ORLANDO, Fla. — Facing down its 60th anniversary next month, NASA is reaffirming its vision for the next several years of spaceflight.
“It’s time we go back to the moon, friends,” NASA Administrator Jim Bridenstine told members of the space industry Monday morning at the annual AIAA Space Forum, held in Orlando.
Bridenstine, an appointee of President Donald Trump who took over as head of NASA in April, reaffirmed Trump’s 2017 policy directive to return astronauts to the moon — but further described what achieving that mission might look like.
During a keynote address highlighting the history of NASA, Bridenstine outlined the agency’s plans to return to the pace of exploration it set in the 1960s, when, 11 years after the agency’s inception, it put men on the moon.
Now, NASA plans to leverage the robust private space industry to create a more sustainable and long-term presence in space.
“We are doing it in a way that’s never been done before,” Bridenstine said. “There is only one country on the planet that is going to build an architecture for sustainability so we can go back and forth to the moon.”
Bridenstine was talking about the Gateway, a spaceport that will orbit the moon and act as a jumping-off point for deep space exploration missions. In conjunction with the Space Launch System, the most powerful rocket NASA has ever built, and the Orion spacecraft under construction at Kennedy Space Center, the Gateway would serve as a lunar space station that would support multiple missions to different areas of the moon as well as to Mars.
Orion is expected to make an uncrewed mission (Exploration Mission-1) to orbit the moon by 2020. Exploration Mission-2 is scheduled to take a crew on a lunar flyby in mid-2022. And the first astronauts could visit the Gateway by 2024, according to NASA.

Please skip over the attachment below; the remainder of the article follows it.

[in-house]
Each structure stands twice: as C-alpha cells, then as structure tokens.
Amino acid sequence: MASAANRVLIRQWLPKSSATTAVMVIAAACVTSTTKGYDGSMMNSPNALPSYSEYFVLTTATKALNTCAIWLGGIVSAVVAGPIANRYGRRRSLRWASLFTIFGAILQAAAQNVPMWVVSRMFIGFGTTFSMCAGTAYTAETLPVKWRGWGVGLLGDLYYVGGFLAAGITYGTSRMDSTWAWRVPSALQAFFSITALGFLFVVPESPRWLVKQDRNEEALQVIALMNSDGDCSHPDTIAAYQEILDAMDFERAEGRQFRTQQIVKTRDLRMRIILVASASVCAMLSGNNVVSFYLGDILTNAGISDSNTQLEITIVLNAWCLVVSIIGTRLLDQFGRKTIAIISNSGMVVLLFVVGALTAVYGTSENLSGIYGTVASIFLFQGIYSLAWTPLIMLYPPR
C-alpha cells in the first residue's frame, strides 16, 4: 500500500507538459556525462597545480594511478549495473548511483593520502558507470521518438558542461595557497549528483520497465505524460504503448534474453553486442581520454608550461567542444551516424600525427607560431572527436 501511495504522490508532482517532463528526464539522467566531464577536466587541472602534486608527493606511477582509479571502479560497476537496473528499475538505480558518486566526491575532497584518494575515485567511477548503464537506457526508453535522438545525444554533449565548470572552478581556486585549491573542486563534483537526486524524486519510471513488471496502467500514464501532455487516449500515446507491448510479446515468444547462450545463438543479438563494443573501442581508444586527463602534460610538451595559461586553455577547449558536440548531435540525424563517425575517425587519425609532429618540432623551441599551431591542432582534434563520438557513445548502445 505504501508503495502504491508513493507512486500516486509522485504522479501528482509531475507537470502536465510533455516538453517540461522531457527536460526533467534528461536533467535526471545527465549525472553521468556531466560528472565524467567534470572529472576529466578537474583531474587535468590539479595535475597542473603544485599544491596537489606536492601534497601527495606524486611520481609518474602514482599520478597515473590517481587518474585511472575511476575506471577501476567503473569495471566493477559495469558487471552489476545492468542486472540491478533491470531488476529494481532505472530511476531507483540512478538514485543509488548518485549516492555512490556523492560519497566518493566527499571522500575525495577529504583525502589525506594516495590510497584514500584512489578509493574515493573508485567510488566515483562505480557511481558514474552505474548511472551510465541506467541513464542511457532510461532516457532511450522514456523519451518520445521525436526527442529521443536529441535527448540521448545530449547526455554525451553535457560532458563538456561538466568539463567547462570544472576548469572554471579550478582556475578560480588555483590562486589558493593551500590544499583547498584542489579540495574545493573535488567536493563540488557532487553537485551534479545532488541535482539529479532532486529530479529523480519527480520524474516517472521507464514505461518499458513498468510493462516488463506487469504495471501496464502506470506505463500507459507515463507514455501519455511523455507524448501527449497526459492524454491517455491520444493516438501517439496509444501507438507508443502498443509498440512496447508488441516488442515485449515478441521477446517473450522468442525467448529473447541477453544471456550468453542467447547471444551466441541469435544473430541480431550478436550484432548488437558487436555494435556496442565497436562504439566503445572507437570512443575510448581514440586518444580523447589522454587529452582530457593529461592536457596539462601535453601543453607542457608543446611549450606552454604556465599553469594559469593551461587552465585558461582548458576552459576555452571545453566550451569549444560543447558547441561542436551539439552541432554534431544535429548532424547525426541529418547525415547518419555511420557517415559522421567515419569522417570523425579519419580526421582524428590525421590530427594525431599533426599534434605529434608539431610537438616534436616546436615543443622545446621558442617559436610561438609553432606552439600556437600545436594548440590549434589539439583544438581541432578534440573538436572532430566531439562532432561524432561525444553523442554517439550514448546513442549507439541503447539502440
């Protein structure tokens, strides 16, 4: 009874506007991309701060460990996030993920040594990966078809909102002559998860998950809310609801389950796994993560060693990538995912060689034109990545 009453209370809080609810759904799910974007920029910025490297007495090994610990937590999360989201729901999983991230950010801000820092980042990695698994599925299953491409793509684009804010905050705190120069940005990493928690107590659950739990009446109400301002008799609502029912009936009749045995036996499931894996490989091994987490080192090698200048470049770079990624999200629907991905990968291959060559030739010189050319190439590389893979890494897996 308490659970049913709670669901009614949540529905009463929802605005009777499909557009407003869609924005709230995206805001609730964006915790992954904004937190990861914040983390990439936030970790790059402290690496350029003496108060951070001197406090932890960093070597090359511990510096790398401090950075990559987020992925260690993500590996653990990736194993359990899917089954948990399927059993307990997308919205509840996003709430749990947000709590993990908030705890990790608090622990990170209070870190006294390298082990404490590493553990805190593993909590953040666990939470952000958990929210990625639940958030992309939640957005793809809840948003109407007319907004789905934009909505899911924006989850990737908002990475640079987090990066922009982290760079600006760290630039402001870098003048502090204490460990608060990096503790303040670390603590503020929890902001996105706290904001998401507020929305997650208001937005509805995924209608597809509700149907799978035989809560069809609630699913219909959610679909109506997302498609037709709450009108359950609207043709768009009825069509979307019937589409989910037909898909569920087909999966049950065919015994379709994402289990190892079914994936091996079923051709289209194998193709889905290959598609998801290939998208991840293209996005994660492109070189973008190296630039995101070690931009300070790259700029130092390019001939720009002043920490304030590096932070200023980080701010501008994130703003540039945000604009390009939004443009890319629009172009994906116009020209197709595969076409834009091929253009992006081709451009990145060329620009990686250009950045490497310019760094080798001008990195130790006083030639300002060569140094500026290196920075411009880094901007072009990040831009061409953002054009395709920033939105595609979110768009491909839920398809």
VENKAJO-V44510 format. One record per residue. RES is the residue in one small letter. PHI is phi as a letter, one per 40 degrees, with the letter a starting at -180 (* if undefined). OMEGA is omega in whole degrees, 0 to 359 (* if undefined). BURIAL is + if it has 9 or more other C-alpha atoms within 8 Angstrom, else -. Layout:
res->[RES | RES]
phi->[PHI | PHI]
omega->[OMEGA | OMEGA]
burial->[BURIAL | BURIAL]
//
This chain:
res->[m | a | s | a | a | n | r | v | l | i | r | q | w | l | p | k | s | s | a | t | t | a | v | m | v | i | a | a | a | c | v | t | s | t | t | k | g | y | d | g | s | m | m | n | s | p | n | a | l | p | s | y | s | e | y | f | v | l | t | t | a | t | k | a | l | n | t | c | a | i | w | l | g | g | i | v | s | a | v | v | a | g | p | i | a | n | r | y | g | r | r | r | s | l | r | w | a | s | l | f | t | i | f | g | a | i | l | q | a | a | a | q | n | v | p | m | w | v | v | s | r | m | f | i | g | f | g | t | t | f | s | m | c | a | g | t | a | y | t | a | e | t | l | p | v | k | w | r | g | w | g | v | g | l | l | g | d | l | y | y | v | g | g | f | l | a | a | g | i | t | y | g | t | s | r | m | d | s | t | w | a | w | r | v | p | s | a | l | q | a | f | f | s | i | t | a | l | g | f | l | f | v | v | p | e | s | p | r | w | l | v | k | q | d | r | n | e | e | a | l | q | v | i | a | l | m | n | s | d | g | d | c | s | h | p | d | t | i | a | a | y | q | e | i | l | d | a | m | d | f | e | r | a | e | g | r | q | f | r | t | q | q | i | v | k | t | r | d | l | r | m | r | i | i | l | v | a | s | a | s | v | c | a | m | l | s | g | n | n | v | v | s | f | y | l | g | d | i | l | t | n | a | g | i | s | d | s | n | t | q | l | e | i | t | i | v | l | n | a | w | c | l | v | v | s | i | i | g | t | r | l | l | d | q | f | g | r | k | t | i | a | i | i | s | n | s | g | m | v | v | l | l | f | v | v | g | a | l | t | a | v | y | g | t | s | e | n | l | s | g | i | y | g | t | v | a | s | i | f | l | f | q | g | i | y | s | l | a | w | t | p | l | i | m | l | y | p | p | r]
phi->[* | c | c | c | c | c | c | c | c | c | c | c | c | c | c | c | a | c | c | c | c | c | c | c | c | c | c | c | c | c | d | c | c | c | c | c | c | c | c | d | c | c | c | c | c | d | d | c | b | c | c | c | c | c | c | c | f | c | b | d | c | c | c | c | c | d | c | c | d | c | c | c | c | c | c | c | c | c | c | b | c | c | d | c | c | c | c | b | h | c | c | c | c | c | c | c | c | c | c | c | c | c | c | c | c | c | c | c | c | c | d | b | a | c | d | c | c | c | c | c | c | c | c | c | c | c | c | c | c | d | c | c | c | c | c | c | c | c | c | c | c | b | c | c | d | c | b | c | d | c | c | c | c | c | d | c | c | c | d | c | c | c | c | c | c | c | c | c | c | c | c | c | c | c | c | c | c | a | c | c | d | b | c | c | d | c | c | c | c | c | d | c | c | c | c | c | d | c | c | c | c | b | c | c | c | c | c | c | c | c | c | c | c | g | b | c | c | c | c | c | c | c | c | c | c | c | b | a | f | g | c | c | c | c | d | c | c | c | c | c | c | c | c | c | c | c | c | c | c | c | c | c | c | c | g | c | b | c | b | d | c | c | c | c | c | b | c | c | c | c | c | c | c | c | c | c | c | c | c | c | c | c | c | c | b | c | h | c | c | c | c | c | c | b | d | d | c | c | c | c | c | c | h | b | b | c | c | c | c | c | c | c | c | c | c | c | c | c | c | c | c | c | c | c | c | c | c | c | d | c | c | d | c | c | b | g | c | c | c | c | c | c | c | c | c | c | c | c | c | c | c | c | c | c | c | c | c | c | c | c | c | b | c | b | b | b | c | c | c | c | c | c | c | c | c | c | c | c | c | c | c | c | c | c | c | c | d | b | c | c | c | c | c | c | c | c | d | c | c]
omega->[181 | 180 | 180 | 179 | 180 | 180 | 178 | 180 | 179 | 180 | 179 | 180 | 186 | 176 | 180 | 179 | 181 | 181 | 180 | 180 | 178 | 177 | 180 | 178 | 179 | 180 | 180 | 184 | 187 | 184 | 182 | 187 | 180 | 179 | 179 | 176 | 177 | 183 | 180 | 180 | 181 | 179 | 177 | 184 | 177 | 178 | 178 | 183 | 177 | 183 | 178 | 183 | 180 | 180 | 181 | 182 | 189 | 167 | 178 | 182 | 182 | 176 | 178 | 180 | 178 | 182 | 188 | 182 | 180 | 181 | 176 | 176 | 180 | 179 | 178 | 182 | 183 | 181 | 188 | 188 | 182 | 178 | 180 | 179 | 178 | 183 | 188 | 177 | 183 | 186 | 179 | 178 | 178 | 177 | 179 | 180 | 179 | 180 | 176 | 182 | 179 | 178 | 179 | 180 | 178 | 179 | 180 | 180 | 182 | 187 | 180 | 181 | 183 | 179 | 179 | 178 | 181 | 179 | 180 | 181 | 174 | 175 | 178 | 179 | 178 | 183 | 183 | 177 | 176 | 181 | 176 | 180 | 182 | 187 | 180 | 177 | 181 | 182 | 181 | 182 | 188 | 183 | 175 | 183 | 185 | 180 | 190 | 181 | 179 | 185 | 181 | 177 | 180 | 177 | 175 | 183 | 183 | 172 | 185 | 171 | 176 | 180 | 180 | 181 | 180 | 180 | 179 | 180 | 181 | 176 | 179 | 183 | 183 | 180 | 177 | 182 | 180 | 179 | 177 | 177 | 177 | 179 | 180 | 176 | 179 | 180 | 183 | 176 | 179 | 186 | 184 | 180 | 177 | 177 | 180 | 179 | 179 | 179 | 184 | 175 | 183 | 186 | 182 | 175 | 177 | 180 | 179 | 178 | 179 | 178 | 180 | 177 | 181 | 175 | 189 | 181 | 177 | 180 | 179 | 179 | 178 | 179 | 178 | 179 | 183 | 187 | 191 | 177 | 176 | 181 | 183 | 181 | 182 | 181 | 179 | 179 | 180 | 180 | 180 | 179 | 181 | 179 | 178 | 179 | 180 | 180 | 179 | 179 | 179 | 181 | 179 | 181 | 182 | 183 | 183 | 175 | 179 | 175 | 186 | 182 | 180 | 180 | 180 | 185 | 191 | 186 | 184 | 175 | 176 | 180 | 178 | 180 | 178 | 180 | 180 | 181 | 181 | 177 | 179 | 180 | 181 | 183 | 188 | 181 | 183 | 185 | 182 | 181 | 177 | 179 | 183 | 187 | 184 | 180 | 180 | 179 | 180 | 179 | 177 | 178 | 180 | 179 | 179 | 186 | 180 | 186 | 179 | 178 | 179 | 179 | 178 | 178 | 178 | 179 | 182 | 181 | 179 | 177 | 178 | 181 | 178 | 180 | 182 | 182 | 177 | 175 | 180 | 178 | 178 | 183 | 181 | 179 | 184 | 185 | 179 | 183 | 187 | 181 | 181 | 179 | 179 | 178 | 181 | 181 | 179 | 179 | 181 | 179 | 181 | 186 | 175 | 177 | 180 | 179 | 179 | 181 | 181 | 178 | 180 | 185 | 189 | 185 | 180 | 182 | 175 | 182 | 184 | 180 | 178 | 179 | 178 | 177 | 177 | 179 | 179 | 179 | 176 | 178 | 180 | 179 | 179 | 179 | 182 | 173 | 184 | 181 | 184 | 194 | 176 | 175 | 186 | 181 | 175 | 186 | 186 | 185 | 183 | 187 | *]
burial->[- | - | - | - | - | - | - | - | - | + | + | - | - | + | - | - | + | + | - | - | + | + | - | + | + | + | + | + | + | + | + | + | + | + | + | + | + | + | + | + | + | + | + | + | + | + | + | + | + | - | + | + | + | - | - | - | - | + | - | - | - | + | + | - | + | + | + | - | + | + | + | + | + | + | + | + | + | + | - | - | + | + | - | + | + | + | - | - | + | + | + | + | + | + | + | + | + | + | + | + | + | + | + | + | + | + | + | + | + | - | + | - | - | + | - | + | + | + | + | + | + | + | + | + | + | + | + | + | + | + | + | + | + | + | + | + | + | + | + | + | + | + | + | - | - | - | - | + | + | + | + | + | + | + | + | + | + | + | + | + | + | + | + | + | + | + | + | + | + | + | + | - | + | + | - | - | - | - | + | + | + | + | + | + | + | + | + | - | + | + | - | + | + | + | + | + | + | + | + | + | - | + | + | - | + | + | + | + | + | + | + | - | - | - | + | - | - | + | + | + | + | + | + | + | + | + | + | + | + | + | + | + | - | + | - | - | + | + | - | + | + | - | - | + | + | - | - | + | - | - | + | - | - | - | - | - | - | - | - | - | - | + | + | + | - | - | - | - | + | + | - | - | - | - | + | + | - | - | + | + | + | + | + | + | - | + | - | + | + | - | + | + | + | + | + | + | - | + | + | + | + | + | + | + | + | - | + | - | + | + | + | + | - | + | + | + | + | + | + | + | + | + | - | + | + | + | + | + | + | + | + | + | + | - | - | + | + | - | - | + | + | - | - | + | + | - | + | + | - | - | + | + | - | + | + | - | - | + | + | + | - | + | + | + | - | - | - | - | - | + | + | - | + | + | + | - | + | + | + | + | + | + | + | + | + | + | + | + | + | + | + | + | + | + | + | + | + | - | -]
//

Reusability will ultimately play a central role in what Bridenstine views is the next era of the program, highlighting a trend that has become the cornerstone of rocket development over the past several years.
By Exploration Mission-4, Bridenstine said, Orion will have reusable components.
“We need every part of the architecture between Earth and the moon to be reusable,” he said.
The moon would then serve as a kind of training ground, where NASA will fine-tune its technology before the next big leap.
“We are going to retire risk, and we are going to take that entire architecture to Mars,” Bridenstine said.
While the mission to bring the United States back to global prominence by establishing dominion — and especially human dominion — in space is central to NASA’s current plans, former NASA administrators cautioned Bridenstine to also focus on NASA’s other areas of exploration, including research on exoplanets and hypersonics.
“NASA is more than human spaceflight,” said former NASA Administrator Daniel Goldin during a NASA at 60 panel. “People have different expectations for NASA and you have to make sure there is a balance between the programs.”
Charles Bolden, another former NASA administrator, said he’d like to see less focus on launch vehicles and more focus on orbiters and orbiting platforms to get to the surface of the moon and Mars.
And whether those surfaces will ever serve as colonies for humans is still to be seen, but Bridenstine isn’t ruling out the possibility.
“We are not planning on having a permanent presence of humans on the moon, Bridenstine said, before he paused and added, “Although I’m not opposed to it.”
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